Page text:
RIP Mack Burgess: An 'untamed lion' in a GOP aide's garb

Mack Burgess was a golf guru who could instantly recall the winner of the 1948 Masters Tournament - and somehow finagled an invite from green-jacketed Augusta officials to play the course in his teens.

He was a "special sort of gentleman" who pushed the crowd to stay out for just one more drink but always took care to make the fidgety newcomer at the back of the table feel at ease.

He was a swashbuckling ship's captain - its name was "Wild Thing" - who plied the Caribbean on a momentous adventure. The scholar who, with the help of a life-changing scholarship, embraced Tennessee's orange despite a room full of red-and-black memorabilia back home. The prodigy who spotted golfer Davis Love III from afar - at the age of three.

"Everyone who knew him had to recharge their cells five times this week trying to keep up with all the stories," said Faison Middleton, a family friend.

They shared stories about his maverick personality, his golfing adventures and his time in Georgia's political trenches working for the likes of Tricia Pridemore and Gov. Nathan Deal, who were in the audience.

"He was an untamed lion in a GOP staffer's uniform," said his friend, Greg Colella. Then: "There was a bonfire in that kid's soul. And it burned like the sun."

His father, Banks Burgess, singled out one story in particular.

Mack had applied for an elite scholarship that offered the winner a full ride to college, and his father paced nervously outside a restaurant as the teen and his rivals faced the questions. A relieved Mack burst from the room, eager to tell his father about the experience. Banks still remembers his answer to the final inquiry, the one that helped him seal the win.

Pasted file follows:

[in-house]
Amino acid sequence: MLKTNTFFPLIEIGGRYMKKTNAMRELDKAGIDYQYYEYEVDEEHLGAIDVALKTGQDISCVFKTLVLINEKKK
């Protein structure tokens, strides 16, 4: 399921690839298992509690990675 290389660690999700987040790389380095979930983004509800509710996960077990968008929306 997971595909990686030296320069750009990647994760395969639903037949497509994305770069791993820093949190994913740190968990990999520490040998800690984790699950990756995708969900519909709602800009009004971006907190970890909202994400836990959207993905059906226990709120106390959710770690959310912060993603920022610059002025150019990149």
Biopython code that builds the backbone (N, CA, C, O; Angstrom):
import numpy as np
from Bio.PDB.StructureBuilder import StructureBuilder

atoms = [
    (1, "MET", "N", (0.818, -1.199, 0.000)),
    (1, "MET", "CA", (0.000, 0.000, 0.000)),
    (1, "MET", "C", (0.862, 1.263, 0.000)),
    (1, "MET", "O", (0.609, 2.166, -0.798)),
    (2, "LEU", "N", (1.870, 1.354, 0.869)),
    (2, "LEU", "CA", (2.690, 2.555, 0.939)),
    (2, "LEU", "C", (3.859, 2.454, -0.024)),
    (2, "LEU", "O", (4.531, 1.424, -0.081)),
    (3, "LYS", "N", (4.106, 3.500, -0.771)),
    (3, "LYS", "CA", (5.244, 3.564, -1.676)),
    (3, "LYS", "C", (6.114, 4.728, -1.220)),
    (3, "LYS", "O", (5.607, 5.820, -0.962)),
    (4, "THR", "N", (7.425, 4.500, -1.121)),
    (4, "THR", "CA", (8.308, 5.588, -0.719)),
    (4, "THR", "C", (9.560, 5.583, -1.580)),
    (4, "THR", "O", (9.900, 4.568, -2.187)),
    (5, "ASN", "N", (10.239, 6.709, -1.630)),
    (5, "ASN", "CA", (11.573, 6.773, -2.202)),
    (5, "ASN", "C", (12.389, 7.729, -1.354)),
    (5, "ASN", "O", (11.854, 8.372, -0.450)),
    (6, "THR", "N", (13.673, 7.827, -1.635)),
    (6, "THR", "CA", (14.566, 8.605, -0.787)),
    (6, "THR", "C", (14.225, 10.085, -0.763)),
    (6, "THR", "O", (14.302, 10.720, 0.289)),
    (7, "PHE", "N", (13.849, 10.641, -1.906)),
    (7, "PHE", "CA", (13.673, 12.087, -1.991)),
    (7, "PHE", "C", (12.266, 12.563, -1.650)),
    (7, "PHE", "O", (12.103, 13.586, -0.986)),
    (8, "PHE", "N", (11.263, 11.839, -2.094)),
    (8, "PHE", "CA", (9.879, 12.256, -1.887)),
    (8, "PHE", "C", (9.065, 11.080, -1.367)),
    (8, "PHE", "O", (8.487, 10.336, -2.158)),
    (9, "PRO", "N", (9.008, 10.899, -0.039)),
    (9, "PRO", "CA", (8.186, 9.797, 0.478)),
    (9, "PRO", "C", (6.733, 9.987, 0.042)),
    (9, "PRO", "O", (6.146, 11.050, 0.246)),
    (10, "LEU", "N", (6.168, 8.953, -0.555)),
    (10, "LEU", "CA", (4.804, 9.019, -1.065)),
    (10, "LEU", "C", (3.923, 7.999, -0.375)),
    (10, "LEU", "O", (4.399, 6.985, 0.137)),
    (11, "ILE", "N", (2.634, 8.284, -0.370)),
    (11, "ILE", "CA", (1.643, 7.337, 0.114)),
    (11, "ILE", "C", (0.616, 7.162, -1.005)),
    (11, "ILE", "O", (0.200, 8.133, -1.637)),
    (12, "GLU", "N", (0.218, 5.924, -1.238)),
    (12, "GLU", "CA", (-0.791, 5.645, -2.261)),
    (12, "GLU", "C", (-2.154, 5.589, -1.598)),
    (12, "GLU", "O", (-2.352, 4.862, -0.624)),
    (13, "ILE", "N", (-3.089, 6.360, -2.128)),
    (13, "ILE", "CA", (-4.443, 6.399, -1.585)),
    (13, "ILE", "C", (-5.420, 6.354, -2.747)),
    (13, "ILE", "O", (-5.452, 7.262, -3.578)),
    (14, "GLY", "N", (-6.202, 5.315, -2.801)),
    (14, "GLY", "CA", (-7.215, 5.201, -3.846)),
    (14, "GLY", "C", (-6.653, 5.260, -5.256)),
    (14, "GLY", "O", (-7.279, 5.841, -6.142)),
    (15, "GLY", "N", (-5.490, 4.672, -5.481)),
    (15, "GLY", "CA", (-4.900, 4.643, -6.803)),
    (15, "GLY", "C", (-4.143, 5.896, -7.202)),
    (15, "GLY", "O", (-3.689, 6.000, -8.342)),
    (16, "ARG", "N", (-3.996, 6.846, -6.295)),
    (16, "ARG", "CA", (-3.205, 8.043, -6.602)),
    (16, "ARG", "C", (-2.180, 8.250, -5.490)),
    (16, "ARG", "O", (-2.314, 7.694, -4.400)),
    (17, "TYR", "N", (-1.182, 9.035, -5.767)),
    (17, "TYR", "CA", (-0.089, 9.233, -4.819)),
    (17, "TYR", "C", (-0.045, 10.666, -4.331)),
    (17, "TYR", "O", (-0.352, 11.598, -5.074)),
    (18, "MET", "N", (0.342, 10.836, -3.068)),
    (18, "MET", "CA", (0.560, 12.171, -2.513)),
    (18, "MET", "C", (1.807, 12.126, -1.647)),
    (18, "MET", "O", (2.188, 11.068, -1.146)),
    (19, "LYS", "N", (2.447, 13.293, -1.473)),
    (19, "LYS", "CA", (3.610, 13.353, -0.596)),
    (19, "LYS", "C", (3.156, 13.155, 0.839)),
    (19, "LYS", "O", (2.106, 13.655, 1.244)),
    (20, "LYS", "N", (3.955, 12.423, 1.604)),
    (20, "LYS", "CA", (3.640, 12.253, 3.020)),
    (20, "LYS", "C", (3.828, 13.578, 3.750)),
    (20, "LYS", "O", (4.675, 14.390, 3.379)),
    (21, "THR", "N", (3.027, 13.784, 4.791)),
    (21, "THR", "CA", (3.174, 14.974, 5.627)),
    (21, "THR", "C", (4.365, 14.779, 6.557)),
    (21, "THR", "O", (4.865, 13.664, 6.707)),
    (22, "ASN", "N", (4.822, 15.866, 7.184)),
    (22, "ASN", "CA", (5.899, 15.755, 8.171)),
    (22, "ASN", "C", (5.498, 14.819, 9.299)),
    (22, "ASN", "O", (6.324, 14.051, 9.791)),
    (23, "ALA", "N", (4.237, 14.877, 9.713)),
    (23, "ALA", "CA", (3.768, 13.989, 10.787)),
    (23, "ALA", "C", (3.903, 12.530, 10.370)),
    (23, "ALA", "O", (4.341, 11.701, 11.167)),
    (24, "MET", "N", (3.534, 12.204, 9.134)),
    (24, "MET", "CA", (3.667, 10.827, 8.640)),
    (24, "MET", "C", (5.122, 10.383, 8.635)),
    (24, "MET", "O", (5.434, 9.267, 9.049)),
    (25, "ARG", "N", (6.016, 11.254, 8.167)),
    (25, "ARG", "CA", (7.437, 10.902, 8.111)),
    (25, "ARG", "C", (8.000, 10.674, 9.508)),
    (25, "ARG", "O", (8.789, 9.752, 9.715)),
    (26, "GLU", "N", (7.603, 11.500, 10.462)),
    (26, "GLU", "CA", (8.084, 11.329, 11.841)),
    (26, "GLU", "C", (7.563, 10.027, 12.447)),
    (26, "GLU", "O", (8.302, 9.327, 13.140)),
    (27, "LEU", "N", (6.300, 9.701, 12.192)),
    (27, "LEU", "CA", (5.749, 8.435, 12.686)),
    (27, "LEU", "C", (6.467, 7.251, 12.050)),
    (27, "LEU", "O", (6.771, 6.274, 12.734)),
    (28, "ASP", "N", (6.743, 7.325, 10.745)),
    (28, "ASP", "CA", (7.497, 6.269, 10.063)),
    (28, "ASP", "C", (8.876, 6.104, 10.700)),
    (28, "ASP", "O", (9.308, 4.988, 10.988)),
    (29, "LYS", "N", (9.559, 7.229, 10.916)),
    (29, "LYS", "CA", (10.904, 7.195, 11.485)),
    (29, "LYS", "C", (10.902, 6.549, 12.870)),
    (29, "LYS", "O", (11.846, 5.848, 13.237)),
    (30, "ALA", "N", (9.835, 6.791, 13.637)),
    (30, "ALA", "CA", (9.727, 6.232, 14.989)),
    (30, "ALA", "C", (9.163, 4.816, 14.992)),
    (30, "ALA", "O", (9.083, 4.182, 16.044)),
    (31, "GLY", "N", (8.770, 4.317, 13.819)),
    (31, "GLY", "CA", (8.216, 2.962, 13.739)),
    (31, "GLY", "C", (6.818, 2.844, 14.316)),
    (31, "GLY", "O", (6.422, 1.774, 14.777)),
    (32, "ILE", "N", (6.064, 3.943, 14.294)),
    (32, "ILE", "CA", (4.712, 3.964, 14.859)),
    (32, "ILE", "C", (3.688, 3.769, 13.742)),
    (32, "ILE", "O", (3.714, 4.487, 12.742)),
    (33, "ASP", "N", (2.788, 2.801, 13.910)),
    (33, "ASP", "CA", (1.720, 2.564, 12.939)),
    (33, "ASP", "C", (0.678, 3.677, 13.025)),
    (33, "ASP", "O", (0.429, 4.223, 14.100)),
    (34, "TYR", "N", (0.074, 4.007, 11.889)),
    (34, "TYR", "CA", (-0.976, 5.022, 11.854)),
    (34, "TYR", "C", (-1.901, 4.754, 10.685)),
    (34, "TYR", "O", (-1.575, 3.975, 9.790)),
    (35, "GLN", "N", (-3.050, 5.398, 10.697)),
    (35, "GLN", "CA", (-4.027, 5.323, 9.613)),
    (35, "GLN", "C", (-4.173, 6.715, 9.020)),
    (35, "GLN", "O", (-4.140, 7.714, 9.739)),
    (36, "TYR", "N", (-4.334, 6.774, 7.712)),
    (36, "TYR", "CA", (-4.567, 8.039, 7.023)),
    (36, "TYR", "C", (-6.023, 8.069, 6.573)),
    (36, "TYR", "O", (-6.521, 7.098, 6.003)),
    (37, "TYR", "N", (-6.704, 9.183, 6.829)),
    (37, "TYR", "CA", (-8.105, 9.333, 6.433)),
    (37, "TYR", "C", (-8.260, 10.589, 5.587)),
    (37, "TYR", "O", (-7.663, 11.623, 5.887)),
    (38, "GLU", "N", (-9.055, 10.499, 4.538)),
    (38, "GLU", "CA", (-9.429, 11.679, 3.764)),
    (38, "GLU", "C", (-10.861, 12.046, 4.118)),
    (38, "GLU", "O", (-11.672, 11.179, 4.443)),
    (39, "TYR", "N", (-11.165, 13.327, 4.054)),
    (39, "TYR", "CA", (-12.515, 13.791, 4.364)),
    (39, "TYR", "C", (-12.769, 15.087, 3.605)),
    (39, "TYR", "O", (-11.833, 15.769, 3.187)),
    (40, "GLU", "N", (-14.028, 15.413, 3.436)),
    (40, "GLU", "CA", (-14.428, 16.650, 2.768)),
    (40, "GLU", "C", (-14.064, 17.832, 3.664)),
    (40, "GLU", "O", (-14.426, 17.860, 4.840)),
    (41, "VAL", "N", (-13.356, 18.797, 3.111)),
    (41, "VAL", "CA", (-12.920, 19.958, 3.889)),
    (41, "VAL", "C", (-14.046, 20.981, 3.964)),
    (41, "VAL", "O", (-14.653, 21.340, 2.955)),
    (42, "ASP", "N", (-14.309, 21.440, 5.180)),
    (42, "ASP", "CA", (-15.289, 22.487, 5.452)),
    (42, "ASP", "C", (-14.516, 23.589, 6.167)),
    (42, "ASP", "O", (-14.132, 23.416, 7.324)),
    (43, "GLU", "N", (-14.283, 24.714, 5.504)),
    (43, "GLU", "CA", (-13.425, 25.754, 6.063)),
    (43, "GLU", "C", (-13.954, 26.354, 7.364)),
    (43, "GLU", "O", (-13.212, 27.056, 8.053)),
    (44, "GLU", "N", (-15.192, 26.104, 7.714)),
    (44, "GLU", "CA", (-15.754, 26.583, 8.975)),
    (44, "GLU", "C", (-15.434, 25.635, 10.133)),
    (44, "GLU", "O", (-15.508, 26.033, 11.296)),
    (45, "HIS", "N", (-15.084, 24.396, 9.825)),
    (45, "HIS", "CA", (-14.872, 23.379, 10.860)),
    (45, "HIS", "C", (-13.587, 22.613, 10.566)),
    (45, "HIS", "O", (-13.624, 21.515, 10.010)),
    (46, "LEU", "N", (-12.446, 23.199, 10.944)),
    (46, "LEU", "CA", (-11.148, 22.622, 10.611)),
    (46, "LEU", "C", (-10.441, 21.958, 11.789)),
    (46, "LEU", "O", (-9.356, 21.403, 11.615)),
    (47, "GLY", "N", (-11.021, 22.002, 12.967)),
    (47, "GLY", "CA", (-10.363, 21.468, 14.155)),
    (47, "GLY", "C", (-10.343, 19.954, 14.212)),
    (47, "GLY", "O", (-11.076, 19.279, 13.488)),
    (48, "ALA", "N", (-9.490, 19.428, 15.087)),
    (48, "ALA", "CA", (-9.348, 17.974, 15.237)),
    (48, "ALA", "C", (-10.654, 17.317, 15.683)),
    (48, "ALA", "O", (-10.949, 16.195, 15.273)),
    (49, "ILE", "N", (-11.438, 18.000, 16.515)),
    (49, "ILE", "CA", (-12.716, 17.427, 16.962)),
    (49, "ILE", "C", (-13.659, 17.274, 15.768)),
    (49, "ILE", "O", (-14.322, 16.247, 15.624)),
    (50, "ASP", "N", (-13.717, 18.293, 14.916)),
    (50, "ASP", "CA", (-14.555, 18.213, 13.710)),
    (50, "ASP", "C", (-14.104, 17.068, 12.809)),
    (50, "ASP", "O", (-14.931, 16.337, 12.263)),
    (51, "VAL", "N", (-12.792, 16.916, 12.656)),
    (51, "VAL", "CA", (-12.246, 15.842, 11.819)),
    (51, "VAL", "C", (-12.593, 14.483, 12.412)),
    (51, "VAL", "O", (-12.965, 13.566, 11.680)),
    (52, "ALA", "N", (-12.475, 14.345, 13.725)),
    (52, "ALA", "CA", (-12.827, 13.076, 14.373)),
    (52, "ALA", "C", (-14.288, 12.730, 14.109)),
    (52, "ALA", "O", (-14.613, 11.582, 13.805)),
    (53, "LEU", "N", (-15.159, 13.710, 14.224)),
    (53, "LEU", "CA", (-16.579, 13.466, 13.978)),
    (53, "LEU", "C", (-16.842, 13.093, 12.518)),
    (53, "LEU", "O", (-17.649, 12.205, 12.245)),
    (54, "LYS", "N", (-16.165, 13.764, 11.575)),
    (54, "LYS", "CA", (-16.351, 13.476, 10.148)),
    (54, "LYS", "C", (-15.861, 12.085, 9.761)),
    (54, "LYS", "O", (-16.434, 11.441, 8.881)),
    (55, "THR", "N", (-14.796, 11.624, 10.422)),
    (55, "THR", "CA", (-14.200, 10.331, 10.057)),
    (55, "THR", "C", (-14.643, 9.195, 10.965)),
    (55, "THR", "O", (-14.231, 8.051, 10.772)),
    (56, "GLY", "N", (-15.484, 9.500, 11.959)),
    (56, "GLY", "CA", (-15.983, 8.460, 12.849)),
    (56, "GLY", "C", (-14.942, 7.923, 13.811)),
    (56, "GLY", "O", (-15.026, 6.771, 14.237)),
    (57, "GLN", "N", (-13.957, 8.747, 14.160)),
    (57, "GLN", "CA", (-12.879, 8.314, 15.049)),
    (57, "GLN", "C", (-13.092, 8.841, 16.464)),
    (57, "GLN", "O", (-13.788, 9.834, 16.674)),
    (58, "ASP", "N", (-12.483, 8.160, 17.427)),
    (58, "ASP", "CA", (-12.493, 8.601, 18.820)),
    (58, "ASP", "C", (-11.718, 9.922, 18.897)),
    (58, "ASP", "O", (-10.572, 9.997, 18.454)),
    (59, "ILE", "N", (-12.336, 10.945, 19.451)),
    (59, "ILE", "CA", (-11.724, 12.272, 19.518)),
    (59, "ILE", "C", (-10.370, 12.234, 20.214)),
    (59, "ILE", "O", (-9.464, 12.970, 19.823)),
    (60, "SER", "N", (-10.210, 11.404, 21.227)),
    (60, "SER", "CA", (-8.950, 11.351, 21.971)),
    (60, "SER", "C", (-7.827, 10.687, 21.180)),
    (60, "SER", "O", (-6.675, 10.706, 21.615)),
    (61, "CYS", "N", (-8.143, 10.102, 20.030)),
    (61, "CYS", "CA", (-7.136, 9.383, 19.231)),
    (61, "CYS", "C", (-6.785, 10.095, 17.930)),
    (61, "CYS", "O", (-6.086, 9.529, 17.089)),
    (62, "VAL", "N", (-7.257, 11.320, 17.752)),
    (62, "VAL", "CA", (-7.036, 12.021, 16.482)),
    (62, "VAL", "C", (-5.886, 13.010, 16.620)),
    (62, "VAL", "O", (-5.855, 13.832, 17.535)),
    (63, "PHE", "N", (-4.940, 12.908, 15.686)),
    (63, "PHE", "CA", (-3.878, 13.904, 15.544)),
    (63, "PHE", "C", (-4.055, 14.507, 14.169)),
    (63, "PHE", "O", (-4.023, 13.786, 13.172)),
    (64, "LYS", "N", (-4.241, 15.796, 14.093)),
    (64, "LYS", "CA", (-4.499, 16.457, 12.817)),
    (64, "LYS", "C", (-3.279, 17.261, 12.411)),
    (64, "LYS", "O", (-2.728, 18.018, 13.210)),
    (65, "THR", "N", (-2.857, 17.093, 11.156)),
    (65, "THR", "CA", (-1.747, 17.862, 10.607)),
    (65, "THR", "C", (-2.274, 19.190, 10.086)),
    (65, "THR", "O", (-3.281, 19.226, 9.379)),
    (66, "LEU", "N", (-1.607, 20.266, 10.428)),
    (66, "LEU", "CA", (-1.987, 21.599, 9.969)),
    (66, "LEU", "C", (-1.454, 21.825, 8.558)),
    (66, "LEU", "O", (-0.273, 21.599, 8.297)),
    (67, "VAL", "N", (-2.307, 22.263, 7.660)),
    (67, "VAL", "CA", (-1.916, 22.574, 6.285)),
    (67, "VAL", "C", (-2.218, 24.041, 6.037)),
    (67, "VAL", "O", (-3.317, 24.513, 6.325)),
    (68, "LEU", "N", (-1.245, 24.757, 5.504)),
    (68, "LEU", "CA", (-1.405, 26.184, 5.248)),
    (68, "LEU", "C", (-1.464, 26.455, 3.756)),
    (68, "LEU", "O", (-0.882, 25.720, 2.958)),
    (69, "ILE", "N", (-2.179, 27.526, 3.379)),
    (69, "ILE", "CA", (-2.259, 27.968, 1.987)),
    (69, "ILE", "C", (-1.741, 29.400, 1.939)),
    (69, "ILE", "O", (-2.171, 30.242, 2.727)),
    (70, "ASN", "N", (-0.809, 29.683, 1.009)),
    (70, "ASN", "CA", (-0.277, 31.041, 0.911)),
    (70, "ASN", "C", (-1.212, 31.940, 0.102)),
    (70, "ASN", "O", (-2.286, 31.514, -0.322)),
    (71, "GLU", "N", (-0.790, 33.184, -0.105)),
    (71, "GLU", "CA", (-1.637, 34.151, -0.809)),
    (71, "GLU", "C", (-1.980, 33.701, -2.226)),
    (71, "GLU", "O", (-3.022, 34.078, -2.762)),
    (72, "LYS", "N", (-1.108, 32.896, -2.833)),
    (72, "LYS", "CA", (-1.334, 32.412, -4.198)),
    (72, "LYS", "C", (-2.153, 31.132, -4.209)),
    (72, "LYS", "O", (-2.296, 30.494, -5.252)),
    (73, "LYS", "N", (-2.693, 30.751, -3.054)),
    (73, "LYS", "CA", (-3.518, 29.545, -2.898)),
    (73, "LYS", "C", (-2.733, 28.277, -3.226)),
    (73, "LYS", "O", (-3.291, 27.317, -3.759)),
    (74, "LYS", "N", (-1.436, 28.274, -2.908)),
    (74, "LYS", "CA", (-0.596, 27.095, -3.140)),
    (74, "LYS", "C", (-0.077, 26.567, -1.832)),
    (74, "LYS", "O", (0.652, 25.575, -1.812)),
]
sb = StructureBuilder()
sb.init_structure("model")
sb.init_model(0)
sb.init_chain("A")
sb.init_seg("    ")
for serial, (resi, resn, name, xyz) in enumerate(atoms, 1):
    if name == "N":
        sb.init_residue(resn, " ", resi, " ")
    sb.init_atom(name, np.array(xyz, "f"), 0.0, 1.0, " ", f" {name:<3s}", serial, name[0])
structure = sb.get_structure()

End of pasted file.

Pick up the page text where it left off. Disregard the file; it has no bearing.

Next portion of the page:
The question: If you could have dinner with three people in history, who would it be?

Abe Lincoln was his first response, for preserving the Union under incredible pressure. And Bobby Jones, the famous golfer, was no surprise either. But it was his third response that startled even his father: William F. Buckley. Why, he asked his son, did you pick the conservative commentator?

"He told me Buckley was so famous for having dinner parties with people of divergent ideas and faiths," said Banks. "They would argue ferociously at dinner, but they would leave the table as friends."

His father, bursting with pride, said at that moment he didn’t care a lick whether his son won the scholarship.

"I'd like to think that's a quality that Mack leaves us with."

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About the Author

Greg Bluestein
Greg Bluestein
Greg Bluestein is a political reporter who covers the governor's office and state politics for The Atlanta Journal-Constitution.
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